Reflections on community philanthropy’s global gathering

 

Carola Carazzone

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I am at Jo’burg airport on my way back to Italy. I leave South Africa after the Global Summit on Community Philanthropy with a warm, energizing feeling of belonging. There is a global community of passionate professionals who are practicing community philanthropy and that for the first time ever had the chance to meet and purposely did it in the Global South.

The Summit was absolutely enriching and inspiring. For two full days the Summit explored deeply into the core of all issues: how to spur and sustain transformational change, how to shift the power which is too far away from the people.

Is the grant-makers and grant seekers relationship aiming at maintain the status quo or at spurring social change? Is it providing charity or promoting justice? Is it tackling the root causes or merely alleviating the consequences and eventually perpetuating patterns of discrimination and inequality? Are we willing and ready to shift the power?

370 delegates from Community Philanthropy from 60 different countries were vocal and bold in saying the power, the decision making, the ownership and resourcing have to be local.

This is a radical claim in front of the mainstream approach of a development aid industry and mainstream philanthropy that in our same days was at the High Level Meeting on effective development cooperation (Nairobi 28 November – 1 December 2016) and, out of the 25 billion dollars a year of official development assistance (ODA), in 2016 has given to local civil society organizations less than 2 per cent.

But the key idea is that community philanthropy organizations are essential players for the SDGs agenda everywhere, in the so called ‘developed countries’ as well in the ‘developing’ ones.

Community foundations have increased 75 per cent in the last 25 years and they are different in origin, background, mission. Community philanthropy is, by nature, a field highly context-specific and this is a plus and a richness.

In the today changing landscape of civil society space and donor funding, community philanthropy is a critical part of the process to strengthen the capabilities of communities to make claims, to boost their sense of agency. Community philanthropy is a powerful strategy to break down the divide between donors and the so called “beneficiaries” towards an idea of co-investment where different actors bring different strengths and needs to the table; a strategy to people-led local development and a concrete way to achieve mutual accountability, local ownership and at the end sustainability.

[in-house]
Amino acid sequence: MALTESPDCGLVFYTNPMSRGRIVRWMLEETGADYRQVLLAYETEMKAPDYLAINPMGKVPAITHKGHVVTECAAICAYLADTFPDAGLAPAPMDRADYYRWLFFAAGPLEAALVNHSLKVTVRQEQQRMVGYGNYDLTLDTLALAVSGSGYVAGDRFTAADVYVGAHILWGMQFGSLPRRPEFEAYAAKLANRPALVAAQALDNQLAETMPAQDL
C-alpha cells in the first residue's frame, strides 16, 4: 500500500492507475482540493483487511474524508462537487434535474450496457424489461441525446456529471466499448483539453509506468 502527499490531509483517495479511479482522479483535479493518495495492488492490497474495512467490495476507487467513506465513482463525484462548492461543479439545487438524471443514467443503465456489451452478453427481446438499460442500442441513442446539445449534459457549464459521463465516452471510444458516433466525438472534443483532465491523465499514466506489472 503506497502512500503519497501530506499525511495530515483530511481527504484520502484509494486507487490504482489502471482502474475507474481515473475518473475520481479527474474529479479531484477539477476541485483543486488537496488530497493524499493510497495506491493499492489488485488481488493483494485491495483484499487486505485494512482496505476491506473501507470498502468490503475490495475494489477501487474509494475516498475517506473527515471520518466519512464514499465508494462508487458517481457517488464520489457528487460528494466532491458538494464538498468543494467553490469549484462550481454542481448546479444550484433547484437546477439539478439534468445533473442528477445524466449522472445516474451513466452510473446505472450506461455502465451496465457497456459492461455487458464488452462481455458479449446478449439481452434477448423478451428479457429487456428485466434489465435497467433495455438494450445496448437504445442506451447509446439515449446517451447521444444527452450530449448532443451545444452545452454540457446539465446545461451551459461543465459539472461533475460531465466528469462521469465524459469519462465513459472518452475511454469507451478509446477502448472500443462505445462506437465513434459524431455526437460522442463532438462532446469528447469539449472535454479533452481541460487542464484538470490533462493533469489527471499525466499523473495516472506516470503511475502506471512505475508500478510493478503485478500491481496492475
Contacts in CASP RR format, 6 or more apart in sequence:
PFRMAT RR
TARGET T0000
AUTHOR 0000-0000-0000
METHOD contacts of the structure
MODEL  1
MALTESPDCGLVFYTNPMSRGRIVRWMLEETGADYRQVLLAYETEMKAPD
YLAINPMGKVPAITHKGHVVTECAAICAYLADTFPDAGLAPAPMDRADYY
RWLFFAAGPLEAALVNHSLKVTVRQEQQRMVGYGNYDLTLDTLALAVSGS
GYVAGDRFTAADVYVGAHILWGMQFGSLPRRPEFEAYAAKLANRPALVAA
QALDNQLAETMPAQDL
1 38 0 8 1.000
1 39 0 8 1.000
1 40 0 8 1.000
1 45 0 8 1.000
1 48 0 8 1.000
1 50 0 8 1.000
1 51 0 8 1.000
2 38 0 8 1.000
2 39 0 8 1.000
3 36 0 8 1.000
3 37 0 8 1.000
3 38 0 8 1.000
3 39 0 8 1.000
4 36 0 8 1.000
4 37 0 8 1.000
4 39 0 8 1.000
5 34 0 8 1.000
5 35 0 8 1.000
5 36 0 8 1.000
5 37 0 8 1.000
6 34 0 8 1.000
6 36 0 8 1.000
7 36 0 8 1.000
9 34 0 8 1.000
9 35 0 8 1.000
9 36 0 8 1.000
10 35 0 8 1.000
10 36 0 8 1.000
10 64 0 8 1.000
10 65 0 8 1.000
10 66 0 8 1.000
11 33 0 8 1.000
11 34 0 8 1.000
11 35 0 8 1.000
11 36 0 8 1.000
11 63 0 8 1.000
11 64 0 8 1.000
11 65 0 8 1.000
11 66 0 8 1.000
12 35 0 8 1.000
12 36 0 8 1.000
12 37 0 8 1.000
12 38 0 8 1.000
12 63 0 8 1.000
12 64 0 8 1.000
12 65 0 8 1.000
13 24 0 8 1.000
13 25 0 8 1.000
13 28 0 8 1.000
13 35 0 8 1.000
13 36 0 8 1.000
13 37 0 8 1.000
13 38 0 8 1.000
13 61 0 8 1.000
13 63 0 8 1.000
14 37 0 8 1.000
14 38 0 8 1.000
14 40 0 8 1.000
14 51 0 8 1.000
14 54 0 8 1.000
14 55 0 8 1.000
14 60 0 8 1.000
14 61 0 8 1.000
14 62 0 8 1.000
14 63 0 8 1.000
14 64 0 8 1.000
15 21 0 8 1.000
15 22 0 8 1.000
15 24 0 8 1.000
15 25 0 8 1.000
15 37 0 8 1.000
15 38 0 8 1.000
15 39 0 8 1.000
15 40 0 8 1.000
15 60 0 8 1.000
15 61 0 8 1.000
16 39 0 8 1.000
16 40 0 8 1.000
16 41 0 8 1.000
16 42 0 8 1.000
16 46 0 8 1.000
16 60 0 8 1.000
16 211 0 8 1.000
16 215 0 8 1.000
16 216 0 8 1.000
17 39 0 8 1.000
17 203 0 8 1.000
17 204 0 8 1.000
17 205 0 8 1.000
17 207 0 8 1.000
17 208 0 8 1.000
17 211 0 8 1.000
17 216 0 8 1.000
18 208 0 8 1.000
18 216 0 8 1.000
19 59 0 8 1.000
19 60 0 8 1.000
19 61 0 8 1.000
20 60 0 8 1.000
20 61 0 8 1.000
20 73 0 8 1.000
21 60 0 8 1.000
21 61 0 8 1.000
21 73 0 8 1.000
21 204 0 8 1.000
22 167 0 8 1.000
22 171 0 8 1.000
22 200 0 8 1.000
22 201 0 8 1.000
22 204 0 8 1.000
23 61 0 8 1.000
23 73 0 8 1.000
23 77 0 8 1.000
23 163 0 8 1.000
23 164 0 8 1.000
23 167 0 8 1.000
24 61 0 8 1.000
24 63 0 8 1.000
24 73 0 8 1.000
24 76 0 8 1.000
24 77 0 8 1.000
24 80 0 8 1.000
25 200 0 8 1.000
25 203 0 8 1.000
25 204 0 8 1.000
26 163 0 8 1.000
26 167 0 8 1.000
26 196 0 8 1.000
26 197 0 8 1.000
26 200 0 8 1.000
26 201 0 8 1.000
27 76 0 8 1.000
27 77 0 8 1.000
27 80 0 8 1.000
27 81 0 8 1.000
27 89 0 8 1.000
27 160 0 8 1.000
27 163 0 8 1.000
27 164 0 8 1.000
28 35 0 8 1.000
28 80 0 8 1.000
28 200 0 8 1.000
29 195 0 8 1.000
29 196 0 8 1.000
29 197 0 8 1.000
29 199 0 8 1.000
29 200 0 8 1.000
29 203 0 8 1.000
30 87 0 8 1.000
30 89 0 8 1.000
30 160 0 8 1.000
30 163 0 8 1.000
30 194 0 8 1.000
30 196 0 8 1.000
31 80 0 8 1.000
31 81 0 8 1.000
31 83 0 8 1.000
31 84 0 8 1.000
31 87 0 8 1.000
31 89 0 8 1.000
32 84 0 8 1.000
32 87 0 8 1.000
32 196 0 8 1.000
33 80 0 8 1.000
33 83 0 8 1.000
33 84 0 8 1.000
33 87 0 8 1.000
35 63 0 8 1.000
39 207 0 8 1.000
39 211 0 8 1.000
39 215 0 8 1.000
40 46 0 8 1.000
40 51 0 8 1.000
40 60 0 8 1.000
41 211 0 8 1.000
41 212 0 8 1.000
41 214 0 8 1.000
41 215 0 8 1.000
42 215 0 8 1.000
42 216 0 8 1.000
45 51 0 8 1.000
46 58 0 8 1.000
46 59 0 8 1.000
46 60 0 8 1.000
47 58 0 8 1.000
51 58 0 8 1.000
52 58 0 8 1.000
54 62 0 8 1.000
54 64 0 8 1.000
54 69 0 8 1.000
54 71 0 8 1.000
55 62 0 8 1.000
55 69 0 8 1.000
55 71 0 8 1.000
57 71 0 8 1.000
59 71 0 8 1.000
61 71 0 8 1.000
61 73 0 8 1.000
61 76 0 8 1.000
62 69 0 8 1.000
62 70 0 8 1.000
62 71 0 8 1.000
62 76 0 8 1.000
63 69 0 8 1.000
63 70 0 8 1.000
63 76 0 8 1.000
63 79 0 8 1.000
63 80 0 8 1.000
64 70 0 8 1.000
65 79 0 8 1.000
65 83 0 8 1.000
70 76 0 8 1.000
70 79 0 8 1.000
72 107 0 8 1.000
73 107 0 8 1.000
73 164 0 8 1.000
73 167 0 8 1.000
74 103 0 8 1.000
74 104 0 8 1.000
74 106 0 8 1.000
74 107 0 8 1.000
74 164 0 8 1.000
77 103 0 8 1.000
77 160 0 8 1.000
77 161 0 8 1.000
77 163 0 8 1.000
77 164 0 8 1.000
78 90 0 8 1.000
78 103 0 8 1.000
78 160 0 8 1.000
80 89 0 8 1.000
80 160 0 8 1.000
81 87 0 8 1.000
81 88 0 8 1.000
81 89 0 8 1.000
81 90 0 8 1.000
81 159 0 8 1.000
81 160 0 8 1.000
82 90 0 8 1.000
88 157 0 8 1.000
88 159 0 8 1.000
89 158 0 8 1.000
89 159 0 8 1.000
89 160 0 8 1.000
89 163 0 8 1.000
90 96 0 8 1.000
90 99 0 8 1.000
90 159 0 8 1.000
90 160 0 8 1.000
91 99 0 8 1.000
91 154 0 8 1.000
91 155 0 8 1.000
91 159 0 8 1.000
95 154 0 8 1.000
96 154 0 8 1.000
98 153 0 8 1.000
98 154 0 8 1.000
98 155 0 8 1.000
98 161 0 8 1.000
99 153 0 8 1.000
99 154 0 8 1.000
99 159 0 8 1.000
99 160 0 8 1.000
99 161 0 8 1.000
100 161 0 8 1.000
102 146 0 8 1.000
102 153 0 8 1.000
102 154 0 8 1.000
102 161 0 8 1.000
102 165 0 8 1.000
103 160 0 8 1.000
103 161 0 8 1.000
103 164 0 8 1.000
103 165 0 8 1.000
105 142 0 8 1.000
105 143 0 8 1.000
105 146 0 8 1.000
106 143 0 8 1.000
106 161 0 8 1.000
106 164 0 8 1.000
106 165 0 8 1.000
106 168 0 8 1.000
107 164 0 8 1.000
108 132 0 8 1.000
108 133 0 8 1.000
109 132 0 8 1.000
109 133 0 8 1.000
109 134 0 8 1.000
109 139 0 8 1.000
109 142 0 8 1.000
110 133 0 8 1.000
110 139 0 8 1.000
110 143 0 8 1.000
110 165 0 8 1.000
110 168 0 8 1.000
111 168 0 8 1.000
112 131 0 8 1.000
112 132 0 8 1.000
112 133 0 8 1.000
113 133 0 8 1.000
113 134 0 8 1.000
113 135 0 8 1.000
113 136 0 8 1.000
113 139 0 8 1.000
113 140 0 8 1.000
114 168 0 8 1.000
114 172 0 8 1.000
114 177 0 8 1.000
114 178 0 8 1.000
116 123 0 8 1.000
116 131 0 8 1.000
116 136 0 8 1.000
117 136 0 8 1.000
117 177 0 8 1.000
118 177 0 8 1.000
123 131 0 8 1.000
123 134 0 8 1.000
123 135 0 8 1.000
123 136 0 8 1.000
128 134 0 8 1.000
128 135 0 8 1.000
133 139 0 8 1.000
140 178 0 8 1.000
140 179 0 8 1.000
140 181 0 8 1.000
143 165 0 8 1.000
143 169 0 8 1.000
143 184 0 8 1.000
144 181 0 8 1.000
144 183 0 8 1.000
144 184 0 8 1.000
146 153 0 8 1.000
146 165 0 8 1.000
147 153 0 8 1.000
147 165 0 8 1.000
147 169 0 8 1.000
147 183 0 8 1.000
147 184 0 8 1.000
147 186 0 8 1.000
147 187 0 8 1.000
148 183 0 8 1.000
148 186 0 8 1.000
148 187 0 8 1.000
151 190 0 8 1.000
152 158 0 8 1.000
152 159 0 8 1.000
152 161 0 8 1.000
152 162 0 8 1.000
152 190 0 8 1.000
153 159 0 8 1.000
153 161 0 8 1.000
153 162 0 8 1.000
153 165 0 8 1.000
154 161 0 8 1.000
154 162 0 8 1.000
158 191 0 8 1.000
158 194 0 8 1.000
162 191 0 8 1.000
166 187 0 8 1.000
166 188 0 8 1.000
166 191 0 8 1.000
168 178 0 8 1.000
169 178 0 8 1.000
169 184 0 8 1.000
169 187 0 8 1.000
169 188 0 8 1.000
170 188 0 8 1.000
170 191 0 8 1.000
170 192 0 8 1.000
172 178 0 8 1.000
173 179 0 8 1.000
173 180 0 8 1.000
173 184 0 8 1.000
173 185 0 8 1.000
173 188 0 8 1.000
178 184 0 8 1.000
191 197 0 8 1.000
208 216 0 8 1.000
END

Community philanthropy is local and context specific but we do need a global movement to make the case for it, to engage mainstream philanthropy to invest in community foundations.

Philanthropy infrastructure organizations are key in this process and we need strong philanthropy infrastructure organizations at national, regional and global level to make community philanthropy more informed, connected, and vocal.

Carola Carazzone is secretary general of Assifero, the national association of Italian grantmaking foundations.

Tagged in: Global Summit on Community Philanthropy


Comments (1)

Rasha

Community Foundations and CSOs, particularly of the Global South, need to be recognised as forces of social change by Philanthropic Foundations and Global Donors. As long as these foundations continue to provide grants and support using their same guidelines and protocol, this will never happen. But they have an incentive to do so - grassroots and civil society organizations increasingly have access to crowdfunding and a global audience of individual donors, who may have potential to fund their programs, thereby lessening the impact that large charities and foundations have to affect change at a local level.


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